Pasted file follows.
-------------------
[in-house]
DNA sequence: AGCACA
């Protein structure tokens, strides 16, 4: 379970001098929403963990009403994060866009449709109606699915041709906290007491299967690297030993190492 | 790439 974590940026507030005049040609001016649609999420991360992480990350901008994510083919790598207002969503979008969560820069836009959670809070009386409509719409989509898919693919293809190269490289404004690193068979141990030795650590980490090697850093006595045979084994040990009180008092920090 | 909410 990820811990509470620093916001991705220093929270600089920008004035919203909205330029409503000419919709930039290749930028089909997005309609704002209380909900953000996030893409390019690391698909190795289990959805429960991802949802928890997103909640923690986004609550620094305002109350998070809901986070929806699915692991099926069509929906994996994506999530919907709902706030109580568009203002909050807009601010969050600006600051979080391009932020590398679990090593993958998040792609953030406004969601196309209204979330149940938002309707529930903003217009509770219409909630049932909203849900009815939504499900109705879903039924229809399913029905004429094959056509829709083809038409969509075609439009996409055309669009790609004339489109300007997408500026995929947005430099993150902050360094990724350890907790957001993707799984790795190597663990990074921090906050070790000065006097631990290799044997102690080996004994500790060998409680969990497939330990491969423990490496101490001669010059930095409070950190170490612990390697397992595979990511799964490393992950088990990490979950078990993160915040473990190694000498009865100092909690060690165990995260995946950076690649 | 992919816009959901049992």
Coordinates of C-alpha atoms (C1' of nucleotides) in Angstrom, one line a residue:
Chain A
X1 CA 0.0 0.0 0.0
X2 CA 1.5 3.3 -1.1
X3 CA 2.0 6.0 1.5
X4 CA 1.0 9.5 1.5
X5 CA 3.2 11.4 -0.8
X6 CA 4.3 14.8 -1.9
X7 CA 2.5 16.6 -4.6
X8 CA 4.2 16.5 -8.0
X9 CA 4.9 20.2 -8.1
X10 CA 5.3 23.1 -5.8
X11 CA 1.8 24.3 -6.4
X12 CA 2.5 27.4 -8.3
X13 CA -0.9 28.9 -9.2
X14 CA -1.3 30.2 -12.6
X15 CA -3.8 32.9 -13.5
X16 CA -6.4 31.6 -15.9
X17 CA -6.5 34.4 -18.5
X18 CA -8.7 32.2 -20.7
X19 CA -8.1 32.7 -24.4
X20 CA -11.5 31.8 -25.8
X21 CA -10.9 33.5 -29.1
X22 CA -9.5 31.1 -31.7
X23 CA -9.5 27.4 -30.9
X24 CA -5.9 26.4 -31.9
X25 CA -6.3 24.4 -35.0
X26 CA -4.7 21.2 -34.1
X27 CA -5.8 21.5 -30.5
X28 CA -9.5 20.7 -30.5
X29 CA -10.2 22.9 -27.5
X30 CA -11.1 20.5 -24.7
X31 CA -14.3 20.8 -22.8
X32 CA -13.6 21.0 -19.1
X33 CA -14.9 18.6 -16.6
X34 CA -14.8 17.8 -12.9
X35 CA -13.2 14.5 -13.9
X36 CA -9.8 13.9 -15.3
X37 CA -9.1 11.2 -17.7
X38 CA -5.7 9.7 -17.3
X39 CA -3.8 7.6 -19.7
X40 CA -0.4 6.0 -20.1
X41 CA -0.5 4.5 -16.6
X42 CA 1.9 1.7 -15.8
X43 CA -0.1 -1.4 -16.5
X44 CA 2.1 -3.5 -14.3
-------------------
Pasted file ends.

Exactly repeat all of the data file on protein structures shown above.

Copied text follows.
[in-house]
DNA sequence: AGCACA
């Protein structure tokens, strides 16, 4: 379970001098929403963990009403994060866009449709109606699915041709906290007491299967690297030993190492 | 790439 974590940026507030005049040609001016649609999420991360992480990350901008994510083919790598207002969503979008969560820069836009959670809070009386409509719409989509898919693919293809190269490289404004690193068979141990030795650590980490090697850093006595045979084994040990009180008092920090 | 909410 990820811990509470620093916001991705220093929270600089920008004035919203909205330029409503000419919709930039290749930028089909997005309609704002209380909900953000996030893409390019690391698909190795289990959805429960991802949802928890997103909640923690986004609550620094305002109350998070809901986070929806699915692991099926069509929906994996994506999530919907709902706030109580568009203002909050807009601010969050600006600051979080391009932020590398679990090593993958998040792609953030406004969601196309209204979330149940938002309707529930903003217009509770219409909630049932909203849900009815939504499900109705879903039924229809399913029905004429094959056509829709083809038409969509075609439009996409055309669009790609004339489109300007997408500026995929947005430099993150902050360094990724350890907790957001993707799984790795190597663990990074921090906050070790000065006097631990290799044997102690080996004994500790060998409680969990497939330990491969423990490496101490001669010059930095409070950190170490612990390697397992595979990511799964490393992950088990990490979950078990993160915040473990190694000498009865100092909690060690165990995260995946950076690649 | 992919816009959901049992």
Coordinates of C-alpha atoms (C1' of nucleotides) in Angstrom, one line a residue:
Chain A
X1 CA 0.0 0.0 0.0
X2 CA 1.5 3.3 -1.1
X3 CA 2.0 6.0 1.5
X4 CA 1.0 9.5 1.5
X5 CA 3.2 11.4 -0.8
X6 CA 4.3 14.8 -1.9
X7 CA 2.5 16.6 -4.6
X8 CA 4.2 16.5 -8.0
X9 CA 4.9 20.2 -8.1
X10 CA 5.3 23.1 -5.8
X11 CA 1.8 24.3 -6.4
X12 CA 2.5 27.4 -8.3
X13 CA -0.9 28.9 -9.2
X14 CA -1.3 30.2 -12.6
X15 CA -3.8 32.9 -13.5
X16 CA -6.4 31.6 -15.9
X17 CA -6.5 34.4 -18.5
X18 CA -8.7 32.2 -20.7
X19 CA -8.1 32.7 -24.4
X20 CA -11.5 31.8 -25.8
X21 CA -10.9 33.5 -29.1
X22 CA -9.5 31.1 -31.7
X23 CA -9.5 27.4 -30.9
X24 CA -5.9 26.4 -31.9
X25 CA -6.3 24.4 -35.0
X26 CA -4.7 21.2 -34.1
X27 CA -5.8 21.5 -30.5
X28 CA -9.5 20.7 -30.5
X29 CA -10.2 22.9 -27.5
X30 CA -11.1 20.5 -24.7
X31 CA -14.3 20.8 -22.8
X32 CA -13.6 21.0 -19.1
X33 CA -14.9 18.6 -16.6
X34 CA -14.8 17.8 -12.9
X35 CA -13.2 14.5 -13.9
X36 CA -9.8 13.9 -15.3
X37 CA -9.1 11.2 -17.7
X38 CA -5.7 9.7 -17.3
X39 CA -3.8 7.6 -19.7
X40 CA -0.4 6.0 -20.1
X41 CA -0.5 4.5 -16.6
X42 CA 1.9 1.7 -15.8
X43 CA -0.1 -1.4 -16.5
X44 CA 2.1 -3.5 -14.3